"Oh, you're a good kicker," I said, finding myself lost in a moment of joy with Walker, pushing at his legs and laughing. Walker laughed again, kicked me, and pulled my hair. All of a sudden, he pulled himself up at complete attention, his posture firm and reaching upward. I had thought he was too tired, too sensitive. Now, he seemed a different child, ready for action.

"You see that," said Greenspan. "You take a simple thing like him tuning out, lying down passive, and turn it into a game, and see what he does? He pulls up and wants to play some more." I'd seen Walker laughing maniacally, yet there was a joyousness to him now that seemed unfamiliar.

After two hours, Cliff and I were exhausted, but what we'd accomplished wasn't enough for Greenspan. He wanted Walker to make choices with me. He'd noticed that Walker had enjoyed it when I took his hands and swung them back and forth.

"Mom, why don't you sit in front of Walker," he suggested. "Now show him your hands; hold them up. Tell him this one will be a 'back-and-forth' game. (He indicated his right hand and swung his head back and forth.) And tell him this one will be 'a kiss.'" (He indicated his left hand.) "Which game does Walker want? Now try to make it juicy and make it fun." Greenspan prompted me, with the elevated tone of a clown at a child's birthday party: "Touch my hand, buddy. Which one do you want?" (At eleven months old he's got to make choices? I thought to myself.)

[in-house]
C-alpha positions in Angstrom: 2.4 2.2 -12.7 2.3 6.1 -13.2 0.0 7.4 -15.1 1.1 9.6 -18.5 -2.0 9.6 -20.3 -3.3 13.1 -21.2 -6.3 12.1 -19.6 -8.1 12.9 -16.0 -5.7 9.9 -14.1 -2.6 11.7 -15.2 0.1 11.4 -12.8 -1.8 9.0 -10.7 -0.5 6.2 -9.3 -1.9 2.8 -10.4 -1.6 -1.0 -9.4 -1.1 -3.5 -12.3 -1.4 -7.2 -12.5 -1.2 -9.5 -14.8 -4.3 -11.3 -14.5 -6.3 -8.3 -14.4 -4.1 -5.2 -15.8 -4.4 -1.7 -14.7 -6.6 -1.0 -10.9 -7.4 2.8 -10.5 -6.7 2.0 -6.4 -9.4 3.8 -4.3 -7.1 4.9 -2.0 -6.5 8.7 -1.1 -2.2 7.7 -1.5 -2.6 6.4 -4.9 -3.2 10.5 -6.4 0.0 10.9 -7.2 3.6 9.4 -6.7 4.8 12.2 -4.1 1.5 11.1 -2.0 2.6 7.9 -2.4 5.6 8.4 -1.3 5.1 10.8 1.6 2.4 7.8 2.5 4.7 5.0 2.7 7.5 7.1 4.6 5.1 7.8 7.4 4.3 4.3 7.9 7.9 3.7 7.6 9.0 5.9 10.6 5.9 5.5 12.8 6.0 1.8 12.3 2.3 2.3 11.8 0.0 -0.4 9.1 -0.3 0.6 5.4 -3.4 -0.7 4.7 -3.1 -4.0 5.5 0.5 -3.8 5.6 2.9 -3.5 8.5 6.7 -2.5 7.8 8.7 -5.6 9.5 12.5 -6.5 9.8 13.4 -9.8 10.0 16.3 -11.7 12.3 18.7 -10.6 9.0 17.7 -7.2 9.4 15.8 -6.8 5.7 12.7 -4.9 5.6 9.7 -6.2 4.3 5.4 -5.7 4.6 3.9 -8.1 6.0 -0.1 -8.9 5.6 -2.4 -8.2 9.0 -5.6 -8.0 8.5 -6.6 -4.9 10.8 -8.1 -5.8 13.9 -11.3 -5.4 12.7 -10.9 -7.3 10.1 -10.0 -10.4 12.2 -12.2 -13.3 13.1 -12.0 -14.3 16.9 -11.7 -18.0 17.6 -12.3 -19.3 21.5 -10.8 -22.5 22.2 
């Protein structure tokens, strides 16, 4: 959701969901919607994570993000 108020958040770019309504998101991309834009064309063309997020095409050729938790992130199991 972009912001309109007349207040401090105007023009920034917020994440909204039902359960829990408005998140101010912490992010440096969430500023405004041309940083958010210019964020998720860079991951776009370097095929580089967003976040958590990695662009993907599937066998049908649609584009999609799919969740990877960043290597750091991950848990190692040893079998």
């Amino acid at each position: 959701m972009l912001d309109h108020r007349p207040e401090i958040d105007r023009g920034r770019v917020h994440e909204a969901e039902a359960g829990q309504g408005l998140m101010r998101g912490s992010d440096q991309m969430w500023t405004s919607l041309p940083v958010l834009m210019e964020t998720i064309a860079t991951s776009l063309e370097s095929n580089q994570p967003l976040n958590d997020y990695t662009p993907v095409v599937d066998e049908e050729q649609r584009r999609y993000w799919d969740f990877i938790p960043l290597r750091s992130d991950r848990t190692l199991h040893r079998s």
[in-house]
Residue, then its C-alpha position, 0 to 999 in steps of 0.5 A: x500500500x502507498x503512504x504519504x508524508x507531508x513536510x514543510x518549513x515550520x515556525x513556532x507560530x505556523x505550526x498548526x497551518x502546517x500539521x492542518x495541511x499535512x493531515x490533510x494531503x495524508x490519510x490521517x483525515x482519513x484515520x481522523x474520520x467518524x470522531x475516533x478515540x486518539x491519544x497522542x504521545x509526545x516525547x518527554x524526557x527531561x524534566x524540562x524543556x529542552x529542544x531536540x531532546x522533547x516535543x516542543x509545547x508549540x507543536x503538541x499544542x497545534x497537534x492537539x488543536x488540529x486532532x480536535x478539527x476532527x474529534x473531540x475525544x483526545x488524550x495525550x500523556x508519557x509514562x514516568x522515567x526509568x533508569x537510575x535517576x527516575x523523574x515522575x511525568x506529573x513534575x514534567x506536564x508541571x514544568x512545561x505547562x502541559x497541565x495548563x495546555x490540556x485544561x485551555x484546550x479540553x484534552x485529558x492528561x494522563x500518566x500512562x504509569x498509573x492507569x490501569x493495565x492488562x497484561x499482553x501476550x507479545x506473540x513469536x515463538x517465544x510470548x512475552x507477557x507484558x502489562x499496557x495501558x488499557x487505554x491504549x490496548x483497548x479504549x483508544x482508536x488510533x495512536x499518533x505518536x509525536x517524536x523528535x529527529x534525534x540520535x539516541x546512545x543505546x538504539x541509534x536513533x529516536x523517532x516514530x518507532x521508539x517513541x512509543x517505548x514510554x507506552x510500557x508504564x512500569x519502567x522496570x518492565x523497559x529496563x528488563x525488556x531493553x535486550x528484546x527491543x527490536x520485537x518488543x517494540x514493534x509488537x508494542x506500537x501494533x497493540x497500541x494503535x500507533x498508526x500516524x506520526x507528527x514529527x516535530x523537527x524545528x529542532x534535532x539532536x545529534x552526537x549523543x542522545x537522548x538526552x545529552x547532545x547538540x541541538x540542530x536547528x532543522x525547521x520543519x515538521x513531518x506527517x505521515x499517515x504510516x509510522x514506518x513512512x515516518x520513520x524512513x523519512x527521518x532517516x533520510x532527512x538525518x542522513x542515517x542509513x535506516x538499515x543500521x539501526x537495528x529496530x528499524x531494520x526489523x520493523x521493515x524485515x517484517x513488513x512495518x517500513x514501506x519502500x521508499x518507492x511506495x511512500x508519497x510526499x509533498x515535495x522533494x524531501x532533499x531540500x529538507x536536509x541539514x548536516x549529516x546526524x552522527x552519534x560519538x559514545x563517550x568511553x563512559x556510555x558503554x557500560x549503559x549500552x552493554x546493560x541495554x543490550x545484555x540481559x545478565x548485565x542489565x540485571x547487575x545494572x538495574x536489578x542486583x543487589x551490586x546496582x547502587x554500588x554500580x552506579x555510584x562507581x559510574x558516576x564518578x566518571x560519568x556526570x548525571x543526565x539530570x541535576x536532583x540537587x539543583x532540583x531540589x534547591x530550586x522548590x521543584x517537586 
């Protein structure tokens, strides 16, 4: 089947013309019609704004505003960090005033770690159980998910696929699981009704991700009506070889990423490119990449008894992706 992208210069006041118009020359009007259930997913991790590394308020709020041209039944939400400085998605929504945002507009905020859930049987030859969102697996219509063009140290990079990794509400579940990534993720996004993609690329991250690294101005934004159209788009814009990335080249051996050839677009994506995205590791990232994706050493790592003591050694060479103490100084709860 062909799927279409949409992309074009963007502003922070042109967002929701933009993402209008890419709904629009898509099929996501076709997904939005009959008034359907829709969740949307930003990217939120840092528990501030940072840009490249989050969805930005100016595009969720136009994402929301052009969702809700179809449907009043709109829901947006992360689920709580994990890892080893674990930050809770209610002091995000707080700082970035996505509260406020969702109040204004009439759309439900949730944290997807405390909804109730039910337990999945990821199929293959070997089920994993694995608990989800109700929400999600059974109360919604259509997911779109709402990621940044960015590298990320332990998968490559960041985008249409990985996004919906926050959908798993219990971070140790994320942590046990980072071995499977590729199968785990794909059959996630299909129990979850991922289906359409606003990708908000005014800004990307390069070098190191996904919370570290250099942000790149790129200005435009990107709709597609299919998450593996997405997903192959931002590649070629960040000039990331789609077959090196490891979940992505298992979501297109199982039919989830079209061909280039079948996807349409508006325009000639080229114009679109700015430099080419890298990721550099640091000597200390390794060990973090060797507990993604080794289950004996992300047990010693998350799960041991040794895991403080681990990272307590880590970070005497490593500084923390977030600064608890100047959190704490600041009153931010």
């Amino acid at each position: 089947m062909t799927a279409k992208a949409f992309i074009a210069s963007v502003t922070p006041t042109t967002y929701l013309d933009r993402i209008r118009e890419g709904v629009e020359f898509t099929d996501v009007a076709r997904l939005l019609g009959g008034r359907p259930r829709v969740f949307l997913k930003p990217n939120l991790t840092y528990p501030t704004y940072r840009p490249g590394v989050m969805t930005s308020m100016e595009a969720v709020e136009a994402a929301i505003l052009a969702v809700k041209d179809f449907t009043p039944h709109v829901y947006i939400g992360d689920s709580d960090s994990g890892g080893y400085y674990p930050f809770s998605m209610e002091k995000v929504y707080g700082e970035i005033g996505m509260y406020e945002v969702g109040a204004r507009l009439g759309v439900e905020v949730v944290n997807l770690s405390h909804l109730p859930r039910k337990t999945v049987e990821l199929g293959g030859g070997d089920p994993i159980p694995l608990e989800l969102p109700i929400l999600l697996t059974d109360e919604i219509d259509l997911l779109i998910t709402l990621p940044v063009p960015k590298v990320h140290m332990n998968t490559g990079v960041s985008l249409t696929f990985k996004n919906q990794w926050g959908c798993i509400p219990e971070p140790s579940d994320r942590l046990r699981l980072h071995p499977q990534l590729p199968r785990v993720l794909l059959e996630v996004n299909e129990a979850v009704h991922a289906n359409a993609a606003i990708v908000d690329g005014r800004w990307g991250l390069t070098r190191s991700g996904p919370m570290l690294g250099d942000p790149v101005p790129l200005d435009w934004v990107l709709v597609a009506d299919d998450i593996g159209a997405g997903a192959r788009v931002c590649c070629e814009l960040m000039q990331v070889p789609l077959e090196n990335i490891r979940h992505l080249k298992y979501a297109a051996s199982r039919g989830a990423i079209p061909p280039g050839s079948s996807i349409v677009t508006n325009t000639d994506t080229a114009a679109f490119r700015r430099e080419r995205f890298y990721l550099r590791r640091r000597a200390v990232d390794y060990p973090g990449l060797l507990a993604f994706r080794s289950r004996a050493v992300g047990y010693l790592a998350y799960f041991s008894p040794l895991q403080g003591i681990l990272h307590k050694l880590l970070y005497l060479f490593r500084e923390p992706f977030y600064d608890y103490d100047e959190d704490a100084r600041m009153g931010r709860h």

Walker began touching my hands, yet I didn't have the feeling he completely got the rules of the game. I was working harder than I'd ever worked in my life, kissing him if he touched one hand, prompting him to keep up the game, whipping his arms back and forth, his body gleefully moving with them. I wasn't sure he knew he was making choices at all. Still, he was with me.

The evening after the appointment, Cliff and I were sitting in a restaurant with Walker. Greenspan had told us that we would need to make Walker work for what he wanted. "You must become the button that makes anything he wants happen."

"I'll give you this cup," I said, "if you squeeze my finger." Walker didn't react. We weren't sure he was even intelligent enough to understand. I said it again.

The boy who had previously never responded to a verbal request put his hand up to mine and squeezed.

Excerpted from “The Boy Who Loved Windows: Opening the Heart and Mind of a Child Threatened With Autism” by Patricia Stacey. Copyright © 2003 by Patricia Stacey. Published by Da Capo Press, a division of Perseus Books. All rights reserved. No part of this excerpt can be used without permission of the publisher.